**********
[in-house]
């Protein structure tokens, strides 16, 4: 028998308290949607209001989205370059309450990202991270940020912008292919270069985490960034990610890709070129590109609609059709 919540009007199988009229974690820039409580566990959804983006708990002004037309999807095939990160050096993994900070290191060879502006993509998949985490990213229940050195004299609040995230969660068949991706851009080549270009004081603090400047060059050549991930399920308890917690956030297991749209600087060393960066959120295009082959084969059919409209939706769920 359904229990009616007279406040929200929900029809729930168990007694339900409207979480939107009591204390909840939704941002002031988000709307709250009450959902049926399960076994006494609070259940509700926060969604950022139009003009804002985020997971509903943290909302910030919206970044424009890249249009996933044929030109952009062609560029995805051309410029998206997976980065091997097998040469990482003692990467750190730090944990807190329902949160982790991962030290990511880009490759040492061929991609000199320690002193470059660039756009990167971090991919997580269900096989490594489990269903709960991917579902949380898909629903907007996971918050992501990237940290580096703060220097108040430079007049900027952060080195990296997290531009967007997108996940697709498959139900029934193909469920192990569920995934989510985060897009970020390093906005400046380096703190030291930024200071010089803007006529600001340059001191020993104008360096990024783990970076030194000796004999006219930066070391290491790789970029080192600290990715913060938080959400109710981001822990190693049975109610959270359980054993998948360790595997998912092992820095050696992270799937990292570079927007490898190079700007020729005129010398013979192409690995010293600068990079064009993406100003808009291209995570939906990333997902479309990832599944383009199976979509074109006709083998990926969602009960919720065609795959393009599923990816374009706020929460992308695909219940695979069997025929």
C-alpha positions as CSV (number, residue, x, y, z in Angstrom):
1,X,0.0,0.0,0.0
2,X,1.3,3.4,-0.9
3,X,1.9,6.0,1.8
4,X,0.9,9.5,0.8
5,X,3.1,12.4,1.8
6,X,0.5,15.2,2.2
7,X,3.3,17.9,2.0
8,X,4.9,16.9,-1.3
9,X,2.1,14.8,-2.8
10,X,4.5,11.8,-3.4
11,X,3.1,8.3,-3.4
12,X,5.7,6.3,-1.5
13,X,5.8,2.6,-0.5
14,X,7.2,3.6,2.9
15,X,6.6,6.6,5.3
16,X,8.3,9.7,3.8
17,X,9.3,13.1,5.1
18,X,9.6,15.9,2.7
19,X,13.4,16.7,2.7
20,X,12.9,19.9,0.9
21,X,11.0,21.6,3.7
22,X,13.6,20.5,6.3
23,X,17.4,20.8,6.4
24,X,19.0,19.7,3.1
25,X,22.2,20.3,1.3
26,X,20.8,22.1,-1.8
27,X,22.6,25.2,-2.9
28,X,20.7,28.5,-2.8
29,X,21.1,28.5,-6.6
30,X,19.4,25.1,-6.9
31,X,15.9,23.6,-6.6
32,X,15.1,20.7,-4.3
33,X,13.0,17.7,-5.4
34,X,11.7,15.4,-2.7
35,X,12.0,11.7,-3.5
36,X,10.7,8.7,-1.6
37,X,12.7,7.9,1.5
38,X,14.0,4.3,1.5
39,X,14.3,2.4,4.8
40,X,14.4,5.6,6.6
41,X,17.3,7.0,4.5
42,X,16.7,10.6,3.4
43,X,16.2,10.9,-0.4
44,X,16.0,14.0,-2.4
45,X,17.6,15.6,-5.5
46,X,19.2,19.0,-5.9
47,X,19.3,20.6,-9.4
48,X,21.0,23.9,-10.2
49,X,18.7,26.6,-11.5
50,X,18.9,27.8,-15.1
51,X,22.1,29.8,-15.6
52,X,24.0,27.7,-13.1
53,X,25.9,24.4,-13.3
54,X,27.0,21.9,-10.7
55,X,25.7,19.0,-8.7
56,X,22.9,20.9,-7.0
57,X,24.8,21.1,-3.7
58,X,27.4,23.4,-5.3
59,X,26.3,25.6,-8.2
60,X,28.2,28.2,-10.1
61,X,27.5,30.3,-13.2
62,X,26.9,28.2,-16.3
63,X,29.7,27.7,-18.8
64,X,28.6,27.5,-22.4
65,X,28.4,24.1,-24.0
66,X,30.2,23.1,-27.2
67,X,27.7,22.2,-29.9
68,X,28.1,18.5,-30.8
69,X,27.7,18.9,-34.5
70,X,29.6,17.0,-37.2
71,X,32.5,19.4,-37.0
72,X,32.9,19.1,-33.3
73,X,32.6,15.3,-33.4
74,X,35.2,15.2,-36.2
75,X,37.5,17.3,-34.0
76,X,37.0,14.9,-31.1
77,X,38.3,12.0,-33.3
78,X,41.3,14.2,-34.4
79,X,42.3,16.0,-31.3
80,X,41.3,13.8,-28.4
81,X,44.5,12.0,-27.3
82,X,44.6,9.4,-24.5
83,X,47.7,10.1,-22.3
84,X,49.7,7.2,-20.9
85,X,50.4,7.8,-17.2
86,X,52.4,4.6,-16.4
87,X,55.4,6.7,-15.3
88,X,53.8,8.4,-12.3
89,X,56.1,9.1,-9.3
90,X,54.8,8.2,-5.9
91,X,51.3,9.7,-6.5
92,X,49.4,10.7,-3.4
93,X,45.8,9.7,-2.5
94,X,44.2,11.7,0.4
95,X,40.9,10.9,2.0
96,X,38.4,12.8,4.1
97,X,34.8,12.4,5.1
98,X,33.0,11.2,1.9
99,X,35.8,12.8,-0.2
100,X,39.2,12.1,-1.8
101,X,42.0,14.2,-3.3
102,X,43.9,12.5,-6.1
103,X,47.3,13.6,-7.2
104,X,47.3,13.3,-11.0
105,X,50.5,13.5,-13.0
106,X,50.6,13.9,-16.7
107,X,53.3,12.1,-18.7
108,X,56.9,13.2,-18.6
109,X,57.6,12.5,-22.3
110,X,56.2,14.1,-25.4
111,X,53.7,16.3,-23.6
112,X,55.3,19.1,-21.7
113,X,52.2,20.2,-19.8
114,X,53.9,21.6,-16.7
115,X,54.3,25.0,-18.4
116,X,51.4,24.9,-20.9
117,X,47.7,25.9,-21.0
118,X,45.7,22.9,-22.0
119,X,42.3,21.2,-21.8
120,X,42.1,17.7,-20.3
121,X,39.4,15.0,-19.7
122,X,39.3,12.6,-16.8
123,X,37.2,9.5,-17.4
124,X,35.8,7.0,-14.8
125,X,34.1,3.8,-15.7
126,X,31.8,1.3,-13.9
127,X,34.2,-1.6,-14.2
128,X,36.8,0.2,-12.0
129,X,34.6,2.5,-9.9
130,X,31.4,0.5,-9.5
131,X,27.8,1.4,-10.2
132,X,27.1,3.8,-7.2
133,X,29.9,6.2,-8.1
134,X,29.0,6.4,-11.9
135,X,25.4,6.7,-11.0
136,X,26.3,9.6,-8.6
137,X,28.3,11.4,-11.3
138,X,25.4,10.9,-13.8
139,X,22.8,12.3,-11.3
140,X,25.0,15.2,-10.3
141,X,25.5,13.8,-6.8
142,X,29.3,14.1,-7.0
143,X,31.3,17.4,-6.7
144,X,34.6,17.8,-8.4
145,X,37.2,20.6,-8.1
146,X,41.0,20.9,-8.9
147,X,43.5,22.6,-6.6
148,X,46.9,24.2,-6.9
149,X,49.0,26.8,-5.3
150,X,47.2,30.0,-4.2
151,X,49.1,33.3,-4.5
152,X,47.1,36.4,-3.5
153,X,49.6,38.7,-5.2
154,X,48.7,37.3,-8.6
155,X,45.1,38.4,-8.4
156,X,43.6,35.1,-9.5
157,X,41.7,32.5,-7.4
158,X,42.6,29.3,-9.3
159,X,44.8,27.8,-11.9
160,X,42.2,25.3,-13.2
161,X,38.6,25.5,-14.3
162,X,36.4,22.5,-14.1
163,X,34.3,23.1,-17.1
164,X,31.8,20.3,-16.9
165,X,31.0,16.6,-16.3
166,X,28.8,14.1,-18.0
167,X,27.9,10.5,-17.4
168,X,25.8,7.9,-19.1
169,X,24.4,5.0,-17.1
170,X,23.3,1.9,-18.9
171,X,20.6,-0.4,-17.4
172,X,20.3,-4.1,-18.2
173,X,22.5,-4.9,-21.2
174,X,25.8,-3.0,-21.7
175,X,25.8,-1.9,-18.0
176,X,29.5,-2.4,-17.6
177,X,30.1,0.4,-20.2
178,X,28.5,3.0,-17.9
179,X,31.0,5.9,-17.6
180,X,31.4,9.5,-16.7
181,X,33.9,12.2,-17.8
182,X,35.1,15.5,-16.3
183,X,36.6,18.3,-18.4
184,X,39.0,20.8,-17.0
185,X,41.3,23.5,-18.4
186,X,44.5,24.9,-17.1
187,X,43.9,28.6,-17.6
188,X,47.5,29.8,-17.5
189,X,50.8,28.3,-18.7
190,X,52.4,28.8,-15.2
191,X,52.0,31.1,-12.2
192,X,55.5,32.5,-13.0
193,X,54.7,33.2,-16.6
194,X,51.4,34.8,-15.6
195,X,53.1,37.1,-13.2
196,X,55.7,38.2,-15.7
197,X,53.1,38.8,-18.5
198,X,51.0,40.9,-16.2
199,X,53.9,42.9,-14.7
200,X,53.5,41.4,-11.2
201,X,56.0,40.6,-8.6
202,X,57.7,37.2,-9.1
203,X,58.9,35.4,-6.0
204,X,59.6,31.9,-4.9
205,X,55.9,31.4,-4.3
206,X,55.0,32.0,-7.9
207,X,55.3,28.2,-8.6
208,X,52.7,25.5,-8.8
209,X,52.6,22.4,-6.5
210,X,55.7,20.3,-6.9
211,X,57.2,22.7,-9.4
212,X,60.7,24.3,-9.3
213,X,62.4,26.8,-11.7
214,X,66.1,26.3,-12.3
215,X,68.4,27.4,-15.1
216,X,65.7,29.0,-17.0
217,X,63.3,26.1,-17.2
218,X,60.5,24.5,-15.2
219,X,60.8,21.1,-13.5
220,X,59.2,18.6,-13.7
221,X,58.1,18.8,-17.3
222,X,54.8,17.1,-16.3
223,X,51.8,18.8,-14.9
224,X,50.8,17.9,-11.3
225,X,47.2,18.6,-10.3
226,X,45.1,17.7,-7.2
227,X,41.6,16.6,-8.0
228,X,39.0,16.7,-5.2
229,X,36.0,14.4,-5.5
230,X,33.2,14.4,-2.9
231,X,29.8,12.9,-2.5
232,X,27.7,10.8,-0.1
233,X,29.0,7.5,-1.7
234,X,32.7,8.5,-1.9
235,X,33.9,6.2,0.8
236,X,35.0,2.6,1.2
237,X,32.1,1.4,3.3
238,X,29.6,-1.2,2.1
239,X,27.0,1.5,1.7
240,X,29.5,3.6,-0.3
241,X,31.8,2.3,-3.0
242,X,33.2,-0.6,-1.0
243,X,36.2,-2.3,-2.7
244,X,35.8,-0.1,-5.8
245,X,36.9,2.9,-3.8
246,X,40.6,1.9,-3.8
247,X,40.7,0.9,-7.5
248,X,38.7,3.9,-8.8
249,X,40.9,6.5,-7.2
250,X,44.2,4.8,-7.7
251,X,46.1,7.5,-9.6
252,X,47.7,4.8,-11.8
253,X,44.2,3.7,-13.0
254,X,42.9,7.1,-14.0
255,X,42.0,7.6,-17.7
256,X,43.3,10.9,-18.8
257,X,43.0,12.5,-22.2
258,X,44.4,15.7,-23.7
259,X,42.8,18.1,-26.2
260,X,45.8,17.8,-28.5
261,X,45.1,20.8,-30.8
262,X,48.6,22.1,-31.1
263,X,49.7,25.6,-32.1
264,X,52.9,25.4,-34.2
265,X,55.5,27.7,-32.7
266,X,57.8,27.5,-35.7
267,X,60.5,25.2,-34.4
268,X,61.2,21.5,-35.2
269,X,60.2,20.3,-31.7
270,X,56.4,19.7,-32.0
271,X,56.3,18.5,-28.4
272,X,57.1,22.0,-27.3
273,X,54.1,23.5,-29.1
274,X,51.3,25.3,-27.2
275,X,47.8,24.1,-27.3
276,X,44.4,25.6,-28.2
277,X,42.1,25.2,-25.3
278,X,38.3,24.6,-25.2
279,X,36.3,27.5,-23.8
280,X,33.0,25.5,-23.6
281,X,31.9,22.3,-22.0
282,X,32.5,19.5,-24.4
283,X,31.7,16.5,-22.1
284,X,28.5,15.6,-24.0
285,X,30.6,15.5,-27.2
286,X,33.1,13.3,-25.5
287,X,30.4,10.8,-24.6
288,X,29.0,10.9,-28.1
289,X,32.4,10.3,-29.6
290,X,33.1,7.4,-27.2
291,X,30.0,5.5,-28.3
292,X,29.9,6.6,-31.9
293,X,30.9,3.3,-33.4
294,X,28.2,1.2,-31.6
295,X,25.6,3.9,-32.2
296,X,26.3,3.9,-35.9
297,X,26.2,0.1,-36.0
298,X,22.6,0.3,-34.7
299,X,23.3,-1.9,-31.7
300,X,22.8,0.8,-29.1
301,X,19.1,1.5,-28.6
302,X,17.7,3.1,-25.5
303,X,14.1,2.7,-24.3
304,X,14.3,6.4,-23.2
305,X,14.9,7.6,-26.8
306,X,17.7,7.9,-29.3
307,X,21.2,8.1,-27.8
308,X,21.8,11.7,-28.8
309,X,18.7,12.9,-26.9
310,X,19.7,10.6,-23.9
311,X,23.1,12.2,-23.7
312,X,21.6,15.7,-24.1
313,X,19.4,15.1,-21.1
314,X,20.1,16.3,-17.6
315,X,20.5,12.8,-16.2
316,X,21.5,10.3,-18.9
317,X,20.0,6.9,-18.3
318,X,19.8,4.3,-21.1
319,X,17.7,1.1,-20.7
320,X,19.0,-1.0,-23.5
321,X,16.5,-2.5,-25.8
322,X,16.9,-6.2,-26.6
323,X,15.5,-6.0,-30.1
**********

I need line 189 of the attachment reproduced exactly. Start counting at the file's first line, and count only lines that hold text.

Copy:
186,X,44.5,24.9,-17.1